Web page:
Wednesday, February 14, 2007

Sola ScripturaS

I get asked, since I am Anglican, if I believe in Sola Scriptura. My answer is that I do believe in it. The problem, is that the phrase, Sola Scriptura means different things.

In general it can framed in two ways. The most common way is to understand Sola Scriptura as a variant of the idea of ad fontes. Ad fontes was a catchphrase of the renaissance and reformation era that means to the sources. The renaissance, which means rebirth, was a time of going back to the texts of the classical era and applying them afresh in the 15th century. Those who called for this saw the middle ages as a time of suppressing these sources. The idea was that a new resurgence of learning, insight and progress would emerge from returning to the sources. In many ways, this did happen.

Parts of the protestant reformation were shaped by this perspective. Most notably the Swiss reformation with Zwingli the strongest advocate of this approach and Calvin advocating it to some degree. Within this framework, Sola Scriptura means a returning to the New Testament and reading it afresh without the accretions of interpretation that built up over the centuries. This fresh reading would bring about a rebirth of the church.

Other parts of the reformation -- the Lutheran and Anglican -- understood Sola Scriptura in a different way. These movements began with a belief in the church as a historic, visible community -- the catholic view. This community -- the Church -- needed reformation. It needed housecleaning, it needed some trash thrown out, some dusting and some new paint. But the Church was the Church. For these reformations Sola Scriptura was not an attempt to go back to the sources, Sola Scriptura was a touchstone for getting rid of things that contradicted what they saw as the clear teaching of scripture. There was not an attempt to start over from scratch. Doing that would have contradicted their first principle -- the Church as a visible, historic community that exists. One cannot start it over somewhere else. This is part of the reason Lutherans and Anglicans look so catholic. Their reformations were not about going back to the sources and starting over. They were about cleaning up the life of the Church catholic as it continued to move through history as the visible body of Christ.

Sola Scriptura as ad fontes is rampant in North American evangelicalism. Part of this is that NA evangelicalism is a step-child of the Swiss reformation. Another reason is the 2nd great awakening. At least the Swiss reformation had an ecclesiology -- they believed in the church. But the revivalists had the Bible. They took Sola Scriptura as ad fontes and abstracted the Bible from the life of the Church. The result is people who have the Bible and Jesus -- but have no clue about ecclesiology.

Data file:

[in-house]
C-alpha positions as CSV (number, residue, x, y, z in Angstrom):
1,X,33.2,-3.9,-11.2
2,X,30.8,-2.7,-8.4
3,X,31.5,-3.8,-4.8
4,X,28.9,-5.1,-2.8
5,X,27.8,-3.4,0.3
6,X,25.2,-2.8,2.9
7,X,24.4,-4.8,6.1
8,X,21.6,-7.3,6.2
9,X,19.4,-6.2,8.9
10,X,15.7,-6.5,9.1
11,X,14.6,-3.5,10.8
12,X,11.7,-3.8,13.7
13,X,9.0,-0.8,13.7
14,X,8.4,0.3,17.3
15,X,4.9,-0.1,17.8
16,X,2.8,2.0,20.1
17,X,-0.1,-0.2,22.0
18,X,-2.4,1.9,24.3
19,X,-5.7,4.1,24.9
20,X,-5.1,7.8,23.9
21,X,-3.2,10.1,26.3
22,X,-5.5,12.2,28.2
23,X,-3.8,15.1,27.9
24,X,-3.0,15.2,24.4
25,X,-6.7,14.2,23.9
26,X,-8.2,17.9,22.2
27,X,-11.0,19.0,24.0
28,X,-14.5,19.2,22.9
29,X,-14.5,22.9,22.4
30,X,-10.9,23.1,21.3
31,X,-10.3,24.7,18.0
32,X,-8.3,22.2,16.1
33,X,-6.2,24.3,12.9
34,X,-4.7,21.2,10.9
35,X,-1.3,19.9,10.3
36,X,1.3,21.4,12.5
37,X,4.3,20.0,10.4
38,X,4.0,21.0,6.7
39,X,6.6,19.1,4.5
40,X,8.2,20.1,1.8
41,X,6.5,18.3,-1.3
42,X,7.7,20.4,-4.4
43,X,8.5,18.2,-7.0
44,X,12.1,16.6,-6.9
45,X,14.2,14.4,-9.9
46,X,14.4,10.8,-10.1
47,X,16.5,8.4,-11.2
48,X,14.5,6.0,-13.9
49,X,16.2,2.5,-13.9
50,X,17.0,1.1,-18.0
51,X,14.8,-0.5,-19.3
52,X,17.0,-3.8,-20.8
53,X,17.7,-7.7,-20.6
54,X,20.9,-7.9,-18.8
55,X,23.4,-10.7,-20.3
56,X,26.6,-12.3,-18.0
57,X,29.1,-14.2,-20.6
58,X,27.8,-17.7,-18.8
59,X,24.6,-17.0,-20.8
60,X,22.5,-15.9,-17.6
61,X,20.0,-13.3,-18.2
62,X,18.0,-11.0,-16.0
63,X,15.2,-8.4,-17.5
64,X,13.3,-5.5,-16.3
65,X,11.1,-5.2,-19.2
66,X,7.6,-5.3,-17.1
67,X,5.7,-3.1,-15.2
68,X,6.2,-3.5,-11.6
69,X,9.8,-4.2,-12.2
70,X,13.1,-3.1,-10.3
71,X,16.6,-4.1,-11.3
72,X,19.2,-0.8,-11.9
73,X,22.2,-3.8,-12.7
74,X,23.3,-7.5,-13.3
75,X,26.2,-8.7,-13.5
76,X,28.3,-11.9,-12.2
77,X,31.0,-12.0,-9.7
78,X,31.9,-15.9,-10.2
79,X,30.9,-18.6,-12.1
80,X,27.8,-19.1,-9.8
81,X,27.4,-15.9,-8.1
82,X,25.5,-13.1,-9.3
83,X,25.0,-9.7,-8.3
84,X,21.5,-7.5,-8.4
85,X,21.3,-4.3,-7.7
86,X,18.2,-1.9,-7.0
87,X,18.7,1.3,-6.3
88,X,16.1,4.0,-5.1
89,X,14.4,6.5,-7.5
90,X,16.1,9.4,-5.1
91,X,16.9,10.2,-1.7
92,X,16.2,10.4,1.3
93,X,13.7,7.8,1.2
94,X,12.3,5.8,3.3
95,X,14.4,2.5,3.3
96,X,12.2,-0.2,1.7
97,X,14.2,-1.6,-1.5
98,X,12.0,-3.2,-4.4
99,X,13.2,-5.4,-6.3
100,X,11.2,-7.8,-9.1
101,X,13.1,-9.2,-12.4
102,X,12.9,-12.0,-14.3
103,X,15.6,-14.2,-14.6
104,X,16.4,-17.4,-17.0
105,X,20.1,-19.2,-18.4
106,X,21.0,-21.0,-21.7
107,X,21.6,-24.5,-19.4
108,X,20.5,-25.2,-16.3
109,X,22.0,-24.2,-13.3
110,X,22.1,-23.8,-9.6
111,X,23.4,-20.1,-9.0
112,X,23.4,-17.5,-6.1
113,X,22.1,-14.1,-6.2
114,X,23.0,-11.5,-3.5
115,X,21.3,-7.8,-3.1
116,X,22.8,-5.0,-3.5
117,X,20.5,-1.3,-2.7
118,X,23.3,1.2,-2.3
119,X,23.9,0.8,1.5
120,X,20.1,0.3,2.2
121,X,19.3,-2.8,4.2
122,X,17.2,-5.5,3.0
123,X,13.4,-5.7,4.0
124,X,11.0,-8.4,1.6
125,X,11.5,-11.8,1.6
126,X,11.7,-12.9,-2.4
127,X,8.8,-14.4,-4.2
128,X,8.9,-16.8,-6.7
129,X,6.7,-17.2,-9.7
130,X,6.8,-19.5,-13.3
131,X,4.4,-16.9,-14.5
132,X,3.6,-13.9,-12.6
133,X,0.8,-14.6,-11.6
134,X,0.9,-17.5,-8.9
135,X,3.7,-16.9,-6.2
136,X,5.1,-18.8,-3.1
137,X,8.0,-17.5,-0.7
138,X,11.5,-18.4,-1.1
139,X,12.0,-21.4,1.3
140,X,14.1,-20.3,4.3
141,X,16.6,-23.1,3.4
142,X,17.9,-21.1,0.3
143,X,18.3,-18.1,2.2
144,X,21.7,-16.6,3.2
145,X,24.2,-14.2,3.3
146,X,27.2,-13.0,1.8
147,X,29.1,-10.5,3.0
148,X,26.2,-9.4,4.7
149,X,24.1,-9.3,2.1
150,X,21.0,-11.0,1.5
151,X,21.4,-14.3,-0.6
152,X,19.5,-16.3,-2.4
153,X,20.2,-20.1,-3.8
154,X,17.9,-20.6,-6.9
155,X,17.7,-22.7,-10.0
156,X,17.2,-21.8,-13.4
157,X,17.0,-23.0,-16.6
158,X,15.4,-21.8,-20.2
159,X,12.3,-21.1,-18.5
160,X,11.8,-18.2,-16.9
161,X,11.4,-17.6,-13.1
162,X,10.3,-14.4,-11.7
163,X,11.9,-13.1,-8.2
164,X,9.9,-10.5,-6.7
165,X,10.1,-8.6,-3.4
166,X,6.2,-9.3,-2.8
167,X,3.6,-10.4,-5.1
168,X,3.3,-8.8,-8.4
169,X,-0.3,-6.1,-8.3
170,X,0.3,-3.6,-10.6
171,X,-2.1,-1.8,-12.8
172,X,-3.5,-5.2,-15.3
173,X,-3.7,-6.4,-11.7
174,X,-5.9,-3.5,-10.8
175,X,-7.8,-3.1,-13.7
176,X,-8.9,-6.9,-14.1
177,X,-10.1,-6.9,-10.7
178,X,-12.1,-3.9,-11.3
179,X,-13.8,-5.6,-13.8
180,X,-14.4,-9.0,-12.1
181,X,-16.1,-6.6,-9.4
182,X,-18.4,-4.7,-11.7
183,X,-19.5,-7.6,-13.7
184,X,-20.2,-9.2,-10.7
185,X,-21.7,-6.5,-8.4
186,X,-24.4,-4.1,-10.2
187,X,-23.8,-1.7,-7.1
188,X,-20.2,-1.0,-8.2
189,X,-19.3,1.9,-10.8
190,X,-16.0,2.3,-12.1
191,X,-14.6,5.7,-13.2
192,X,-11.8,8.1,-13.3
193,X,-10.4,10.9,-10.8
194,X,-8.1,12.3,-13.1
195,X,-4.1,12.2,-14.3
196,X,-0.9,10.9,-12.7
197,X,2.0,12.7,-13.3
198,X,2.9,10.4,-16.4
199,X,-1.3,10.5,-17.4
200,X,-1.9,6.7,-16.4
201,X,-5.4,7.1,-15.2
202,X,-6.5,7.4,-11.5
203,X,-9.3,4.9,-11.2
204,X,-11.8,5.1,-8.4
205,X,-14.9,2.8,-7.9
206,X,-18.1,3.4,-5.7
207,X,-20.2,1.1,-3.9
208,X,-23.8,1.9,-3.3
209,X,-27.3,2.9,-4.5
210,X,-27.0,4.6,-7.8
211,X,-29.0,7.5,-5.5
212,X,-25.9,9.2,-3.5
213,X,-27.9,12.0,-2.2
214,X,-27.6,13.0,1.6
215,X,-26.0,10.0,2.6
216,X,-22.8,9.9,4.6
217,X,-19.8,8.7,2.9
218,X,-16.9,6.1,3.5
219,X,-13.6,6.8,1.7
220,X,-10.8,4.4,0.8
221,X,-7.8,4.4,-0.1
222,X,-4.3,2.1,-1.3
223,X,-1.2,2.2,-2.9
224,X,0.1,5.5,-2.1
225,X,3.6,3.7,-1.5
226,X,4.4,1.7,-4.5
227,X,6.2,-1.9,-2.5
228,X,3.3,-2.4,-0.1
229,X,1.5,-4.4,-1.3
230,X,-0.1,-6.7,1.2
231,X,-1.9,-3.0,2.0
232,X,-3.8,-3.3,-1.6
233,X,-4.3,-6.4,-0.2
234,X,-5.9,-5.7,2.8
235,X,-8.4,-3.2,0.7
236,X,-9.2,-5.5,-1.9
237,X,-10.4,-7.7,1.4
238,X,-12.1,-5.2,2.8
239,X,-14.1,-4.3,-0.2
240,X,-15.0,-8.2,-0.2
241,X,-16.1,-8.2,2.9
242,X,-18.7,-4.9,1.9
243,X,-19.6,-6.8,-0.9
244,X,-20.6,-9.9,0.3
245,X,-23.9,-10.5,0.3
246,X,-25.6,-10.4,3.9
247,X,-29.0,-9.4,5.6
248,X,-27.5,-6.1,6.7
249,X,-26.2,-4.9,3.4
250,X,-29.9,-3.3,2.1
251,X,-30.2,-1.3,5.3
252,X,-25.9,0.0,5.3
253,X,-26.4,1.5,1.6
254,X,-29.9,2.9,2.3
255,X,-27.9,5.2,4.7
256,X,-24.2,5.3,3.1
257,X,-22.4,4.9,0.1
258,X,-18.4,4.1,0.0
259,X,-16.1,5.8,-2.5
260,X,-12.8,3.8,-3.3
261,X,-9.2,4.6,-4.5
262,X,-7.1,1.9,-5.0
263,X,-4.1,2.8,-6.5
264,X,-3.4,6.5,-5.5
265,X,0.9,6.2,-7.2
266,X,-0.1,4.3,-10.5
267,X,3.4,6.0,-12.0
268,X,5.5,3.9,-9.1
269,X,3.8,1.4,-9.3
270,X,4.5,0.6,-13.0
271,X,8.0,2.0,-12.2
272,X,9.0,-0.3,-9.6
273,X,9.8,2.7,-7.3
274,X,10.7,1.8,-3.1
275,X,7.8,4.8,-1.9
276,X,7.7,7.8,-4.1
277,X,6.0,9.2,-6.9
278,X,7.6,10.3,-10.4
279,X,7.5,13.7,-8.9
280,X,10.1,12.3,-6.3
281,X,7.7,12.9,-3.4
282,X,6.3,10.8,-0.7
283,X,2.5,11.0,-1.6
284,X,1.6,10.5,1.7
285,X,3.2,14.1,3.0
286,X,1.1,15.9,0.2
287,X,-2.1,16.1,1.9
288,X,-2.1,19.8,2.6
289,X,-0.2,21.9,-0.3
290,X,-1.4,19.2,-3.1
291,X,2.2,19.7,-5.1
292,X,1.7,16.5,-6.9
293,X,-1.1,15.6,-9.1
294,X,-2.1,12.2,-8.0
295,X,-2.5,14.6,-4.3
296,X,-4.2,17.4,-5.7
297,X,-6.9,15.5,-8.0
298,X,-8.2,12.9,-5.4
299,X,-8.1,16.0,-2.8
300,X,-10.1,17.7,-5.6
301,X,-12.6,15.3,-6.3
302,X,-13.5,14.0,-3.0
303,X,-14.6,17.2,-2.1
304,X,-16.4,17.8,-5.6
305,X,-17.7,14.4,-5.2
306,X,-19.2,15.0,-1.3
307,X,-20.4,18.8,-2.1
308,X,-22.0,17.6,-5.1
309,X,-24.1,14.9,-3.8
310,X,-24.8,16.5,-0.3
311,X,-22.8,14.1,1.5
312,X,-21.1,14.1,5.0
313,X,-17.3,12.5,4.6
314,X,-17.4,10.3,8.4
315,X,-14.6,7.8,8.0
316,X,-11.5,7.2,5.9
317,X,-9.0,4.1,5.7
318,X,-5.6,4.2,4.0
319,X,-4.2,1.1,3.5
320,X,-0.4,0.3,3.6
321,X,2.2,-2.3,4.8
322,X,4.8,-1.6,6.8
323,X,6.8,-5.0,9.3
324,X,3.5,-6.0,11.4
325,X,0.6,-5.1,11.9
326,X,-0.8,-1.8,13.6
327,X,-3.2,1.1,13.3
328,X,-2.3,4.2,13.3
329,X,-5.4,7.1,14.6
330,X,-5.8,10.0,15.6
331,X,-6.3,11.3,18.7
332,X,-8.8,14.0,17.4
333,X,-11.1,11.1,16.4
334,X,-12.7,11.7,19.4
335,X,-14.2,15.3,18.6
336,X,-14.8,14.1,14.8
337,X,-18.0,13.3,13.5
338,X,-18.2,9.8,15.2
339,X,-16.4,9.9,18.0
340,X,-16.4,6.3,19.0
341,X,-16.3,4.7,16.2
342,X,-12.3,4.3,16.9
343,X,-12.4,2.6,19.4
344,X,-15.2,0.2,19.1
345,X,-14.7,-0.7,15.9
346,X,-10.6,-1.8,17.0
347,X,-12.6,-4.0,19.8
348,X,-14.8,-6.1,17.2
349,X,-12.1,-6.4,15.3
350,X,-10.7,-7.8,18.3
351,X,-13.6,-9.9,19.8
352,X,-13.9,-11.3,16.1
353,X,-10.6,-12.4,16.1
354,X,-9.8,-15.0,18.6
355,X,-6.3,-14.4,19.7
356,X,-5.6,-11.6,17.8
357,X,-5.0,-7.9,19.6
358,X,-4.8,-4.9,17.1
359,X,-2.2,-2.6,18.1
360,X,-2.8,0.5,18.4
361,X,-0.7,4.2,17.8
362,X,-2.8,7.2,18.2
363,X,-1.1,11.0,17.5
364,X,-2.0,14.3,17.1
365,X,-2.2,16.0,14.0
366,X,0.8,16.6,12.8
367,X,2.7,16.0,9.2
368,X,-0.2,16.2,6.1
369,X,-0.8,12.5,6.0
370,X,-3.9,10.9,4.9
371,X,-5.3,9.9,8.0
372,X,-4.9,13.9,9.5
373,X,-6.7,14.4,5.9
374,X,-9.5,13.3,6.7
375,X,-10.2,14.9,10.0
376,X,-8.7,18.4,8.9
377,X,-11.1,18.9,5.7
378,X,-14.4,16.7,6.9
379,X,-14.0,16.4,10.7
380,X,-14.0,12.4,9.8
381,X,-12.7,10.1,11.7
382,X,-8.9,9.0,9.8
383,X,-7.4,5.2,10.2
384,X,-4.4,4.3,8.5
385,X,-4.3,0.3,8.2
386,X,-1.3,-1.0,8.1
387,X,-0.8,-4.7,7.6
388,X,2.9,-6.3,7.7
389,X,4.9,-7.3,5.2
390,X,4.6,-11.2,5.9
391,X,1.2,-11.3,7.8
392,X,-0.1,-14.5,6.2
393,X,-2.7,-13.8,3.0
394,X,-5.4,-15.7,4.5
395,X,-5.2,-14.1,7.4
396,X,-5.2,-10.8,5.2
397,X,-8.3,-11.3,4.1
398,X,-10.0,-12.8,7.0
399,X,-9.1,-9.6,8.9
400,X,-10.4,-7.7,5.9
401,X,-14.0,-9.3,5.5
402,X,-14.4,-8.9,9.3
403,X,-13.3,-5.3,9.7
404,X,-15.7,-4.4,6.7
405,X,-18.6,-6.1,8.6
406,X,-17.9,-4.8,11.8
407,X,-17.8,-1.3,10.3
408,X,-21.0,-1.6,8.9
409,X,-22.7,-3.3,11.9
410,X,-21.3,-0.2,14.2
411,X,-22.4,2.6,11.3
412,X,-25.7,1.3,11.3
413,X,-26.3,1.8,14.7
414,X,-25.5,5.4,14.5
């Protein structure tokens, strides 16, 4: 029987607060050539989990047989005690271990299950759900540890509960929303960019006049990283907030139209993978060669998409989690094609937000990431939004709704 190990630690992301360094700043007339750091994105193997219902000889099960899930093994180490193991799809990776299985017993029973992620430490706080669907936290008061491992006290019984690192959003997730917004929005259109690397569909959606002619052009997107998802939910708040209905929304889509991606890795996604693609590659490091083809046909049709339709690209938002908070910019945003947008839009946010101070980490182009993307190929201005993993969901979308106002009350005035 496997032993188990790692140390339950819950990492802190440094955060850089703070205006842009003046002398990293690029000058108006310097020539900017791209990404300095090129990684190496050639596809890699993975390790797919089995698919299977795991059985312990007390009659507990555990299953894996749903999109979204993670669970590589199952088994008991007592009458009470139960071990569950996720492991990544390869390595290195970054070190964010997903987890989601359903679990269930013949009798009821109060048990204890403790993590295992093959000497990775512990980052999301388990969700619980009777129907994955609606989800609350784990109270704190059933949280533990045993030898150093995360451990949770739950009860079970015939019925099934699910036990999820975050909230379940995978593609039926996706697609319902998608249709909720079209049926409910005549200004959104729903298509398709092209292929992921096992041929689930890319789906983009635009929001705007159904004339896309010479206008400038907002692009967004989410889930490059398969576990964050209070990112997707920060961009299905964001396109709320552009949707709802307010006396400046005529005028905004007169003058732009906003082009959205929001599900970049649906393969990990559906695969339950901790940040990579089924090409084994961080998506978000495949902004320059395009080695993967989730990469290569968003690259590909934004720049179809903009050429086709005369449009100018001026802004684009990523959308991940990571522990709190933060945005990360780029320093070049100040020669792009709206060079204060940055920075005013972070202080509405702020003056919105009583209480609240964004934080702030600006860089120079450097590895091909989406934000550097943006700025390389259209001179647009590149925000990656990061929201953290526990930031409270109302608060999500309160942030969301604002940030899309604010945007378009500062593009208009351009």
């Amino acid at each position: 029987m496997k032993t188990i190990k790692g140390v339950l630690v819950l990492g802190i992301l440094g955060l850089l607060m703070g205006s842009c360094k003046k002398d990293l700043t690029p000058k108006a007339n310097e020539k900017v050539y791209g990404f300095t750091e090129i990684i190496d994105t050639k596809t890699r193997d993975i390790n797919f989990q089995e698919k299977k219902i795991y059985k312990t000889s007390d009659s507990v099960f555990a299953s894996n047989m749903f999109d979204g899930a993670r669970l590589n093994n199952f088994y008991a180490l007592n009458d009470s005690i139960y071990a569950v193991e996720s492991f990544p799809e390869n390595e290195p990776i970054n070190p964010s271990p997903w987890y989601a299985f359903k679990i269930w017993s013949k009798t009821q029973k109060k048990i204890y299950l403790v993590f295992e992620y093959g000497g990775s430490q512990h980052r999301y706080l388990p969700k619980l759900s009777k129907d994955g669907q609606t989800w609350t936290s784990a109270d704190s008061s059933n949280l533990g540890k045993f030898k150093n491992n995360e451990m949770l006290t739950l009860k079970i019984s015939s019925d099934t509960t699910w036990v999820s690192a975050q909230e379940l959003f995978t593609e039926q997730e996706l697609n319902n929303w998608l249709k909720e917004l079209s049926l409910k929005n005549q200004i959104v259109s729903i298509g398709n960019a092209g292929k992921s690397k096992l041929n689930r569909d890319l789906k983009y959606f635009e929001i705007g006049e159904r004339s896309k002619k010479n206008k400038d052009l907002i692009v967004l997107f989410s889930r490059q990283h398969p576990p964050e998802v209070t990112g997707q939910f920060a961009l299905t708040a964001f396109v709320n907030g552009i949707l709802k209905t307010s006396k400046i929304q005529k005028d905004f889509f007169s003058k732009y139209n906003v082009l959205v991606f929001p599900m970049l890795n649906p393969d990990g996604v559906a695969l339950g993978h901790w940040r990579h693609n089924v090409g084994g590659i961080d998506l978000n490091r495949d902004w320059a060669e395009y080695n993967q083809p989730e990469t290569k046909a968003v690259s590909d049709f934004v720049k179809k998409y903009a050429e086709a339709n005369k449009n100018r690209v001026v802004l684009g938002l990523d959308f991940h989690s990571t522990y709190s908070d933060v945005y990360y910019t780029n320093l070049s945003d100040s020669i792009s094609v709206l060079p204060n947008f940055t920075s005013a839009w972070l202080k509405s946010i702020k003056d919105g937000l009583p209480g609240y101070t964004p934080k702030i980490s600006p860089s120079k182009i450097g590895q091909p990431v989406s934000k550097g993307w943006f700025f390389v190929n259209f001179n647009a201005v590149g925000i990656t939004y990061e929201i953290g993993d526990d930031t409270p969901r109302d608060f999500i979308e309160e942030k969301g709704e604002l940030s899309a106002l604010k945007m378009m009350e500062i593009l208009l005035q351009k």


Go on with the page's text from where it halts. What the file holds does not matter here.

So then, if by Sola Scriptura one means the Bible functions as the touchstone for reformation and renewal within the visible, historic Church Catholic -- the Church that retains its worship, structure and tradition -- then I believe in Sola Scriptura. But if by Sola Scriptura one means ad fontes, count me out.

This is, of course, over simplified. But the distinction, IMHO, is real and important.

5 comments:

Adam Gonnerman said...

I think I get what you mean. My faith tradition is the Stone-Campbell Restoration Movment. The Christian churches/churches of Christ began as an effort to skip past the centuries and get back to the original Christianity. The trouble with this view, in my opinion, is that taken literally it throws out a lot of good tradition and history. In its most extreme form it makes it appear that God's purposes had failed for most of the past 2000 years.

Bryan said...

Thanks for continuing to write helpful stuff.

Peace.

Peter said...

Thanks Bryan. I am also finding this helpful for me. Sharpens my own thinking to write about it.

Robert Lancaster said...

These are good thoughts. It would be cool if you came up for the Wheaton conference in April. I have a buddy from Charlotte coming with me too.

Weekend Fisher said...

That's a helpful way of explaining the difference.

On a completely unrelated note, when I went to look at your profile, it had 777 views, which caught my eye. (I've seen one with 666 views before, but didn't say anything.) ;.)

I have family in Lexington and Louisville.

Take care & God bless
WF